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Bulldozing environmental rights by fast-tracking infrastructure development

Written by  Centre for Environmental Rights Friday, 29 March 2013 21:39
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27 March 2013 was the closing day for comments on the draft Infrastructure Development Bill, introduced by Minister of Economic Development Ebrahim Patel in the National Assembly last month, and designed to facilitate designation, authorisation and implementation of the special infrastructure projects (SIPs). Developments that can be declared as SIPs include all major infrastructure works of “significant economic or social importance” or that would “contribute substantially” to any government infrastructure development strategy, and expressly includes mines, oil and gas pipelines, refineries, and power stations – all developments that pose high risk to the environment.



While insiders say that the Bill is a vast improvement on earlier drafts, its disregard for the very notion of sustainable development and integrated environmental management and planning is distressing.

The principle of streamlined and integrated processes of approval for environmental and related authorisations for development, and greater coordination between different authorities, is sound and worthy of support. We believe that such processes promote integrated environmental management and planning, and reduce the burden on communities and civil society organisations who participate in such processes on their own behalf and in the public interest. We also recognise the dire need to improve infrastructure and access to essential services. However, we assert that suitable strategic and impact assessment processes, with their attendant expert input and public consultation phases, are crucial to determining the type of infrastructure that is best suited to the region and service to be provided. Rather than delaying infrastructure roll-out, these processes can serve to minimise the impacts, environmental risks and long-term maintenance costs of infrastructure projects.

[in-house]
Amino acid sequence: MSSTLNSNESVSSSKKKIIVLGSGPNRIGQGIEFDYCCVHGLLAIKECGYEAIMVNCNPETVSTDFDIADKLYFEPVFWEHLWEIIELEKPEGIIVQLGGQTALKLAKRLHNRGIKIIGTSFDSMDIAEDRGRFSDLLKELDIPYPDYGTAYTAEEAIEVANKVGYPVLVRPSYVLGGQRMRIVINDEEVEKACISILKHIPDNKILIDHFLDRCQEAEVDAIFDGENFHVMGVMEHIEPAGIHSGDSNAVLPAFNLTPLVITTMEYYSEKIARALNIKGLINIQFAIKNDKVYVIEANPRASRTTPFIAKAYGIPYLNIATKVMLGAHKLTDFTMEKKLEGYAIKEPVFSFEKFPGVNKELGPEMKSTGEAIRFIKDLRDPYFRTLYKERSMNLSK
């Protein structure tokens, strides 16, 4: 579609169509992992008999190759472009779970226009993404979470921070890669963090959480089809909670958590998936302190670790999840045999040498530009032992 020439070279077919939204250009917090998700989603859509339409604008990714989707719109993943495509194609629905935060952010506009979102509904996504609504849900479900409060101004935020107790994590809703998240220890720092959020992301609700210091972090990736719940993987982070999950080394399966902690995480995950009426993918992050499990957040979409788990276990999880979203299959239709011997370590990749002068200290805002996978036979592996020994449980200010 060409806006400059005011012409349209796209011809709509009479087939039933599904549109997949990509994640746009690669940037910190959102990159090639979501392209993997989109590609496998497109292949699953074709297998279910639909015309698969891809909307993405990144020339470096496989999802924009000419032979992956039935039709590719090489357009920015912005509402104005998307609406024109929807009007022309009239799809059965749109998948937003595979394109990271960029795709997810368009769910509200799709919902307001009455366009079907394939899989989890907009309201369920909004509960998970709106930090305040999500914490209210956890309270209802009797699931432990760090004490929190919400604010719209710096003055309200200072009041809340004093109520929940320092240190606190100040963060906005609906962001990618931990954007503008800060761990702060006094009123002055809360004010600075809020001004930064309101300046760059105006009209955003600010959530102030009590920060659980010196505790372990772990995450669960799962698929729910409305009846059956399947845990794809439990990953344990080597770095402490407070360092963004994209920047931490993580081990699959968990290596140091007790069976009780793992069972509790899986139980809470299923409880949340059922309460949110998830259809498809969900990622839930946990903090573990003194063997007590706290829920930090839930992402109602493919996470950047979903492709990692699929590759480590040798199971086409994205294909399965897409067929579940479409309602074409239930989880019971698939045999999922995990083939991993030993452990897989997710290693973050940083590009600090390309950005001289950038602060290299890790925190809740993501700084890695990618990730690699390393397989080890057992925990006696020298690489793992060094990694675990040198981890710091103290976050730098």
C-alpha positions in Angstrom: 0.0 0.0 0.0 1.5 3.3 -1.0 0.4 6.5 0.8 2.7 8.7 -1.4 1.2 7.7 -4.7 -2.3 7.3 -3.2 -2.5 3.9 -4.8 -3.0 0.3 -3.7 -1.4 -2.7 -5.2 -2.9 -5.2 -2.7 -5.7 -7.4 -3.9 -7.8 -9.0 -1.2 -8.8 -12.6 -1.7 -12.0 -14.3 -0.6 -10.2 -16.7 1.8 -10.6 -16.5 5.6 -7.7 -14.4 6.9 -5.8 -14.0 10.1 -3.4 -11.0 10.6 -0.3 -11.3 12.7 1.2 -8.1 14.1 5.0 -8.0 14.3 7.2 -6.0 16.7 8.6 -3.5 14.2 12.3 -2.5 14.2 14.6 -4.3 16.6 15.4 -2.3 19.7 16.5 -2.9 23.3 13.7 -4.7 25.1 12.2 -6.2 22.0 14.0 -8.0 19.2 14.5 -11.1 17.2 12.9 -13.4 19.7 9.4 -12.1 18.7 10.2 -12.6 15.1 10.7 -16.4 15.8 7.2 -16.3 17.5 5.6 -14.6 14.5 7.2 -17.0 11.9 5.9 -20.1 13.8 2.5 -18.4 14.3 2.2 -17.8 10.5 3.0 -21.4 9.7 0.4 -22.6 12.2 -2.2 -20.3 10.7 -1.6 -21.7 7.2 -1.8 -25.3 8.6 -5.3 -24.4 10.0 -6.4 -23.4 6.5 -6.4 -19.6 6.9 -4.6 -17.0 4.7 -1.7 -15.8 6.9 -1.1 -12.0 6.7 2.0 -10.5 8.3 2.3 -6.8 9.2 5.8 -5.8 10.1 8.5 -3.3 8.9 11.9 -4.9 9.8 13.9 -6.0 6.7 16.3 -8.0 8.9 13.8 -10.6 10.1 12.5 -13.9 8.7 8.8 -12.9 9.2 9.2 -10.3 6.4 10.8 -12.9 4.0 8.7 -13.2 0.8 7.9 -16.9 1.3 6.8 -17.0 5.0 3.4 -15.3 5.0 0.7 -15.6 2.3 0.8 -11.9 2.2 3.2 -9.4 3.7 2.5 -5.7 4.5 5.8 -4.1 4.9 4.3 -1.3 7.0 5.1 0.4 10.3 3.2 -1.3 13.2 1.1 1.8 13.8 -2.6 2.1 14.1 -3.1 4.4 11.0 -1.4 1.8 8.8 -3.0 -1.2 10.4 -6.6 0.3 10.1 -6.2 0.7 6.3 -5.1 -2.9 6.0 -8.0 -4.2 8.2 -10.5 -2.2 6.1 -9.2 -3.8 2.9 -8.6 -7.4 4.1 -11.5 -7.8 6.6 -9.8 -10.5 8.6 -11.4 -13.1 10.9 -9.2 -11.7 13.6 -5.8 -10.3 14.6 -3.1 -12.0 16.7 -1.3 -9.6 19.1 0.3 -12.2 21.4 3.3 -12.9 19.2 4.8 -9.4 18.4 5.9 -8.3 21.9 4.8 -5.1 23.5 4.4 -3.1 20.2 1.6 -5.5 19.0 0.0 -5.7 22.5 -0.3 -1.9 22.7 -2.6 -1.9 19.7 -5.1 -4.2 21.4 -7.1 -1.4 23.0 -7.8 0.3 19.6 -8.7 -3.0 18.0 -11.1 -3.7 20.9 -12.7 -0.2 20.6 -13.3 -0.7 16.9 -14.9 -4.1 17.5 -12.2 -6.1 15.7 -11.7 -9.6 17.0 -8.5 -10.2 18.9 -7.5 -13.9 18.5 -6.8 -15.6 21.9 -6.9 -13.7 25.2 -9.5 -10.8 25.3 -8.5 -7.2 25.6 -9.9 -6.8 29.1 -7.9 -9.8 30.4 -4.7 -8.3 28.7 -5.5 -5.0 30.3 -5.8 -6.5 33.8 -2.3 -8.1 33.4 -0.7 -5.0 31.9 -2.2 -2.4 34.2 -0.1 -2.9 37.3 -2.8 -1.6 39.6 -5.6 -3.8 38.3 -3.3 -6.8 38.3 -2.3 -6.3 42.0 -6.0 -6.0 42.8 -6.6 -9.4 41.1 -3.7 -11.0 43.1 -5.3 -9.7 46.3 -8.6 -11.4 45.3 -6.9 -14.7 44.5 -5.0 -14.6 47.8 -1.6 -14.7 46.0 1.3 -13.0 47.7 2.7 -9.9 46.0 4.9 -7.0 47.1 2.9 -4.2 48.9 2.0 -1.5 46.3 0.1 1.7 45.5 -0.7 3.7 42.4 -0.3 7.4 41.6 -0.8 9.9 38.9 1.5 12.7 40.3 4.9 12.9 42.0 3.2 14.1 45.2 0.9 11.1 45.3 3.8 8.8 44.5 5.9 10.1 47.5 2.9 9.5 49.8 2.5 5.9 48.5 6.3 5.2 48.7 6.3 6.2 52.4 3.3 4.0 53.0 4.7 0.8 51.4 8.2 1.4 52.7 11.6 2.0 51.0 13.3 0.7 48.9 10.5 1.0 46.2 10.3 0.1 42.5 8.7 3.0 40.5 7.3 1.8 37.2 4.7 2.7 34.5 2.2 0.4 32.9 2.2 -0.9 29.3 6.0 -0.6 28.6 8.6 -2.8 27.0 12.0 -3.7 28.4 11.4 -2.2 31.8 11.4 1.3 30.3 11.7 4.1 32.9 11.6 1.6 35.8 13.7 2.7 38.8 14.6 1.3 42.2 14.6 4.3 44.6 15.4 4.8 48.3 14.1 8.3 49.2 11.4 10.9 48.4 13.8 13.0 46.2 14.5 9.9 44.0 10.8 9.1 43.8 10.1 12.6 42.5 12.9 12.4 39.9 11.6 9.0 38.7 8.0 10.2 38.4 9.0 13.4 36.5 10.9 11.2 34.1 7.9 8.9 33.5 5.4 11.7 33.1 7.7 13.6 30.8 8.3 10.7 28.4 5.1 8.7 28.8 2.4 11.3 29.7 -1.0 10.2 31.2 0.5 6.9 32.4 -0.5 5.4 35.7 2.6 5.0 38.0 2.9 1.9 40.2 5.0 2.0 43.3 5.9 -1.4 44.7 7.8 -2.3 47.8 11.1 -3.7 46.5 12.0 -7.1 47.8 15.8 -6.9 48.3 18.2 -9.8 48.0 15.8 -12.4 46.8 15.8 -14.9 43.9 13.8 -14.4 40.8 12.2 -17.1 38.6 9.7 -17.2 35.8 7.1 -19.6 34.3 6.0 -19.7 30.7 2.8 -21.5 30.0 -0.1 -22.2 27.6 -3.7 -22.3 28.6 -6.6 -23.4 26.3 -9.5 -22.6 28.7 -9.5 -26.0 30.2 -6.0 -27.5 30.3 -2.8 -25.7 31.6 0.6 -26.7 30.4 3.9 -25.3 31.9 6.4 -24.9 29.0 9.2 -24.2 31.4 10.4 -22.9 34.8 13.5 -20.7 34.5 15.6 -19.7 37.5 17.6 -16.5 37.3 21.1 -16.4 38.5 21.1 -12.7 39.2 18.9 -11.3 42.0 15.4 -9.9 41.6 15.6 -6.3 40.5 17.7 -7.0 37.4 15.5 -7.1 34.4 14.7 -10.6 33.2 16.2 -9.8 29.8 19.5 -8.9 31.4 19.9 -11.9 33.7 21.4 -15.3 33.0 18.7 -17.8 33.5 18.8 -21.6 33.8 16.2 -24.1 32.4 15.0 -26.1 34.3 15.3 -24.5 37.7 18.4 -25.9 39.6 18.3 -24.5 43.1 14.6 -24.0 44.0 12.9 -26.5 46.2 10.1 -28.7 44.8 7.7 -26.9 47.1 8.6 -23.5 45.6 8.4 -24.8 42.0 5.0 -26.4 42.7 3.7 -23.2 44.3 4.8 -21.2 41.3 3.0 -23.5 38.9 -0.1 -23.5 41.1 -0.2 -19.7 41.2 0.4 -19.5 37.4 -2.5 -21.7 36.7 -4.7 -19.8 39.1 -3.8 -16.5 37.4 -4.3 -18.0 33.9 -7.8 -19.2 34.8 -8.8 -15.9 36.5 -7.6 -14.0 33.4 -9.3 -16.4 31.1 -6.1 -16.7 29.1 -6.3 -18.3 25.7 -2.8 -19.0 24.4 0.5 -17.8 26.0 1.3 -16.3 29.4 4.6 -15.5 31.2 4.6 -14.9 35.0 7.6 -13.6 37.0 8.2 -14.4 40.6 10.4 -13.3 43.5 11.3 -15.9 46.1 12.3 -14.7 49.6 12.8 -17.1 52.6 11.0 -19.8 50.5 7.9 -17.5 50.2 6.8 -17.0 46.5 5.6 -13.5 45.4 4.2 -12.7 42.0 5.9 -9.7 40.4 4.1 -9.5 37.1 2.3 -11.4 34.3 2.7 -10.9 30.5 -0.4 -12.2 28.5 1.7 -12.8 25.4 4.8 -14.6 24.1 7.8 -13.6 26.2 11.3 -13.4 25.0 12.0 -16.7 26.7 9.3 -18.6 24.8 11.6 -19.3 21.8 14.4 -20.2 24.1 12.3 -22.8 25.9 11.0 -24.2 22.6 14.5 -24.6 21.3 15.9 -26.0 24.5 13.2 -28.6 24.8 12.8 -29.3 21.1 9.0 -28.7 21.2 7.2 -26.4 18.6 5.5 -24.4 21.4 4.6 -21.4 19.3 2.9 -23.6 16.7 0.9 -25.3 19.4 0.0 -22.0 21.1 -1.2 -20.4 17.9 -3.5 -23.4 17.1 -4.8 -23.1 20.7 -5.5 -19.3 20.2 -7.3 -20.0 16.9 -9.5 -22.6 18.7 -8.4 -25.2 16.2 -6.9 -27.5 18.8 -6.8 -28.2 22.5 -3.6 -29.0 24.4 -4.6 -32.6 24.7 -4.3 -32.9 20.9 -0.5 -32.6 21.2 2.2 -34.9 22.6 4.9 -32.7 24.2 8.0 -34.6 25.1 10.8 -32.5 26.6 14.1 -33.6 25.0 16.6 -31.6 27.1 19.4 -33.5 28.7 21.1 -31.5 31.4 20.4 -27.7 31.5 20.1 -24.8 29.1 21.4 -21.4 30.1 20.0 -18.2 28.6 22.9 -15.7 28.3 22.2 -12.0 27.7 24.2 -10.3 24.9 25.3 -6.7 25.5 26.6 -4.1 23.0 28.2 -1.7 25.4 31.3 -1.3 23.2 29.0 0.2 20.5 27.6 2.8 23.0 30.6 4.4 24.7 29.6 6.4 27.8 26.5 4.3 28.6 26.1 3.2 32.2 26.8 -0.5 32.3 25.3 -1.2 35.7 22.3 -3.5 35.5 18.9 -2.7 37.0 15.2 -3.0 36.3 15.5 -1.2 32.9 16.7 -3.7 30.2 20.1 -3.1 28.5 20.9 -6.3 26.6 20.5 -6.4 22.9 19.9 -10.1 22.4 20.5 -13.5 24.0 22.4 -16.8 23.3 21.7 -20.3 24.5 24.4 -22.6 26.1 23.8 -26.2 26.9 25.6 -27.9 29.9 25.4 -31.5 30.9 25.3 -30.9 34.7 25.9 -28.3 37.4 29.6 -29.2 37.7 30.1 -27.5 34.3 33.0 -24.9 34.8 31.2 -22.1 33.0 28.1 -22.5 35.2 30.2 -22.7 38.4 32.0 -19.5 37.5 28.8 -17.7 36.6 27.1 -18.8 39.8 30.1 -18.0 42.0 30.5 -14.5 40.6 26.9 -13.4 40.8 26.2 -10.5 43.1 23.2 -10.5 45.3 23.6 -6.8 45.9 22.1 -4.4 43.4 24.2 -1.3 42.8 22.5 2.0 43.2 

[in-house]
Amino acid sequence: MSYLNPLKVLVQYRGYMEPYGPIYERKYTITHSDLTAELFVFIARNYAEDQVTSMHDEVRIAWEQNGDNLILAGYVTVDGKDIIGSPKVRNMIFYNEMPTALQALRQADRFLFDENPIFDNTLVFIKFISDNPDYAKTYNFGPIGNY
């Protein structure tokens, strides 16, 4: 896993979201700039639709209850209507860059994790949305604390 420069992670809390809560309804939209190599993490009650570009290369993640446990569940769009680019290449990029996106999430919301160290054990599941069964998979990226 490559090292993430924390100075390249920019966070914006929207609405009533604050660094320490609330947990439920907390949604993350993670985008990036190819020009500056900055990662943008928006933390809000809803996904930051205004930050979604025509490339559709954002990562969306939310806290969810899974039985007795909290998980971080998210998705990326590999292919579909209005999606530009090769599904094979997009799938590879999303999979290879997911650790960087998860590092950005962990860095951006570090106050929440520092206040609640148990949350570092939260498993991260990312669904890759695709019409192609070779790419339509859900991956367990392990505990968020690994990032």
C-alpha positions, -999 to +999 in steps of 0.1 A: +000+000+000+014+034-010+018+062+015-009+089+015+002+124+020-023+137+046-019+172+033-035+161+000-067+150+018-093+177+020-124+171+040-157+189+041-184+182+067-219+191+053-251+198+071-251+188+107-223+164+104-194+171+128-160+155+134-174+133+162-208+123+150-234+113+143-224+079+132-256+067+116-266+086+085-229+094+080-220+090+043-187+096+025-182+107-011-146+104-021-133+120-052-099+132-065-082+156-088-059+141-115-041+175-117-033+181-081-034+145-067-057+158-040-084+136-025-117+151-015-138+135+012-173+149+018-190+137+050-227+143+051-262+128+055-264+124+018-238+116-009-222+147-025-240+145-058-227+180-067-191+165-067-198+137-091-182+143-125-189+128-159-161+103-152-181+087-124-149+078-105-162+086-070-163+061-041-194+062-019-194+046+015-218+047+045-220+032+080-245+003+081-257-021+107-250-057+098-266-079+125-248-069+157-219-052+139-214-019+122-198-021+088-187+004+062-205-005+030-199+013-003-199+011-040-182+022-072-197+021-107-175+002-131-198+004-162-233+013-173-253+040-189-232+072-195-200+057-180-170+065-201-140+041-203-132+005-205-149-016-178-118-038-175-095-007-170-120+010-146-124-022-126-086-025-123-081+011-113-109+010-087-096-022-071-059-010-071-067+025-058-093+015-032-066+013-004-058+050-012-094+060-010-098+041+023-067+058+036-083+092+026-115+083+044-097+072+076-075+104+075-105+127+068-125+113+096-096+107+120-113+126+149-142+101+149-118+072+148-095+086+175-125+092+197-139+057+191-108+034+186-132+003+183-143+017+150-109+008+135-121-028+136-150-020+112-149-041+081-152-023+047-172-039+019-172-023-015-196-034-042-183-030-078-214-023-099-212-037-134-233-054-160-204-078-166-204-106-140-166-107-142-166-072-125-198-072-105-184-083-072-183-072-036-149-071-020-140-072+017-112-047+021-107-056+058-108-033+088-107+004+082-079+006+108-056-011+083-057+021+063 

However, the Bill effectively disregards decades of national policy development in relation to environmental management and sustainable development, and existing government commitments to sustainable development and environmental management. Despite the express obligations in section 24 of the Constitution to “secure ecologically sustainable development and use of natural resources while promoting justifiable economic and social development”; despite adoption of the National Sustainable Development Plan by Cabinet in 2011; despite recognition of the need for development that is sustainable in the National Development Plan; and despite the Bill envisaging the roll-out of large scale infrastructure much of which will have significant, long-term environmental impacts – the Bill contains not a single reference to sustainable development.

Against this background, the Bill provides a process flow for authorisation of SIPs within 220 days, from “approval of the project plan” to “regulatory decision” – “which timeframe may not be exceeded”: